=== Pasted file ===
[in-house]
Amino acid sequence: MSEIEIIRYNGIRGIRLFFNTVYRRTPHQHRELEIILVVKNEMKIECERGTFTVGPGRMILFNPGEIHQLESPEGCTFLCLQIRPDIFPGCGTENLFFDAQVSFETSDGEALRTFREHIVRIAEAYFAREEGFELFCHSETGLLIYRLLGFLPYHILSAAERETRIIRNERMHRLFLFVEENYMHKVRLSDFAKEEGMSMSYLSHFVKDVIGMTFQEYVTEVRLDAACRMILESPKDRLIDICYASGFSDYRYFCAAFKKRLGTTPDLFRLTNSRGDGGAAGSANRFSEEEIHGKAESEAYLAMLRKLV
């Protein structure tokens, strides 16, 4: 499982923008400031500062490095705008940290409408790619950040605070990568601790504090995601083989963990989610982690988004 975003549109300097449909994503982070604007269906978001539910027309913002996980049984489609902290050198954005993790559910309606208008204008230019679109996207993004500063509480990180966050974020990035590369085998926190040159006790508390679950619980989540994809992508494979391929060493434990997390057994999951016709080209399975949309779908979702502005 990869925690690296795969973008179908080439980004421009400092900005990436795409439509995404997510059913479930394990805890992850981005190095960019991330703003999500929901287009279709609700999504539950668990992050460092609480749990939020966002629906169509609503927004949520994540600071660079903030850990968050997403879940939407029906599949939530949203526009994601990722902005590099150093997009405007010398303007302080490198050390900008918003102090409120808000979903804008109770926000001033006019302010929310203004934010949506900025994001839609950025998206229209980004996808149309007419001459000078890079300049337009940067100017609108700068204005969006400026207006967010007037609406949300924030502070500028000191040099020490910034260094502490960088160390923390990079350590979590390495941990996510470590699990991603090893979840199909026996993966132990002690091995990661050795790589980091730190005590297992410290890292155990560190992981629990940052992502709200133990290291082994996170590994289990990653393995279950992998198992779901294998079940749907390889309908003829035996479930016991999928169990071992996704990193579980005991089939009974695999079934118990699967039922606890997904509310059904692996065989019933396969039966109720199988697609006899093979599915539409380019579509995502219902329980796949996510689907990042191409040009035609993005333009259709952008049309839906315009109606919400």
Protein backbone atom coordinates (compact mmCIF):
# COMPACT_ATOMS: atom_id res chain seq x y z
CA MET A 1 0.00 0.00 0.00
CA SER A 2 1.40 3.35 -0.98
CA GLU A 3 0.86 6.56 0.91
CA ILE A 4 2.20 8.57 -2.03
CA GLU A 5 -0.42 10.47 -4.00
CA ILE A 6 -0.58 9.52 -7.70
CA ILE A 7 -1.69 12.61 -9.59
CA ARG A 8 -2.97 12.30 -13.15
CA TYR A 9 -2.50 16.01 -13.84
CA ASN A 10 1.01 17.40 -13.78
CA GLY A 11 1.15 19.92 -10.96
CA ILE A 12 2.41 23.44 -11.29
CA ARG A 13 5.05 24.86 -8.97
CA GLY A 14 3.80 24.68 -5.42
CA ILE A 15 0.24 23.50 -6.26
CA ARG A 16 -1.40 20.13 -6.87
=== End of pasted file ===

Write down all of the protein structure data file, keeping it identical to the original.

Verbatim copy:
[in-house]
Amino acid sequence: MSEIEIIRYNGIRGIRLFFNTVYRRTPHQHRELEIILVVKNEMKIECERGTFTVGPGRMILFNPGEIHQLESPEGCTFLCLQIRPDIFPGCGTENLFFDAQVSFETSDGEALRTFREHIVRIAEAYFAREEGFELFCHSETGLLIYRLLGFLPYHILSAAERETRIIRNERMHRLFLFVEENYMHKVRLSDFAKEEGMSMSYLSHFVKDVIGMTFQEYVTEVRLDAACRMILESPKDRLIDICYASGFSDYRYFCAAFKKRLGTTPDLFRLTNSRGDGGAAGSANRFSEEEIHGKAESEAYLAMLRKLV
């Protein structure tokens, strides 16, 4: 499982923008400031500062490095705008940290409408790619950040605070990568601790504090995601083989963990989610982690988004 975003549109300097449909994503982070604007269906978001539910027309913002996980049984489609902290050198954005993790559910309606208008204008230019679109996207993004500063509480990180966050974020990035590369085998926190040159006790508390679950619980989540994809992508494979391929060493434990997390057994999951016709080209399975949309779908979702502005 990869925690690296795969973008179908080439980004421009400092900005990436795409439509995404997510059913479930394990805890992850981005190095960019991330703003999500929901287009279709609700999504539950668990992050460092609480749990939020966002629906169509609503927004949520994540600071660079903030850990968050997403879940939407029906599949939530949203526009994601990722902005590099150093997009405007010398303007302080490198050390900008918003102090409120808000979903804008109770926000001033006019302010929310203004934010949506900025994001839609950025998206229209980004996808149309007419001459000078890079300049337009940067100017609108700068204005969006400026207006967010007037609406949300924030502070500028000191040099020490910034260094502490960088160390923390990079350590979590390495941990996510470590699990991603090893979840199909026996993966132990002690091995990661050795790589980091730190005590297992410290890292155990560190992981629990940052992502709200133990290291082994996170590994289990990653393995279950992998198992779901294998079940749907390889309908003829035996479930016991999928169990071992996704990193579980005991089939009974695999079934118990699967039922606890997904509310059904692996065989019933396969039966109720199988697609006899093979599915539409380019579509995502219902329980796949996510689907990042191409040009035609993005333009259709952008049309839906315009109606919400």
Protein backbone atom coordinates (compact mmCIF):
# COMPACT_ATOMS: atom_id res chain seq x y z
CA MET A 1 0.00 0.00 0.00
CA SER A 2 1.40 3.35 -0.98
CA GLU A 3 0.86 6.56 0.91
CA ILE A 4 2.20 8.57 -2.03
CA GLU A 5 -0.42 10.47 -4.00
CA ILE A 6 -0.58 9.52 -7.70
CA ILE A 7 -1.69 12.61 -9.59
CA ARG A 8 -2.97 12.30 -13.15
CA TYR A 9 -2.50 16.01 -13.84
CA ASN A 10 1.01 17.40 -13.78
CA GLY A 11 1.15 19.92 -10.96
CA ILE A 12 2.41 23.44 -11.29
CA ARG A 13 5.05 24.86 -8.97
CA GLY A 14 3.80 24.68 -5.42
CA ILE A 15 0.24 23.50 -6.26
CA ARG A 16 -1.40 20.13 -6.87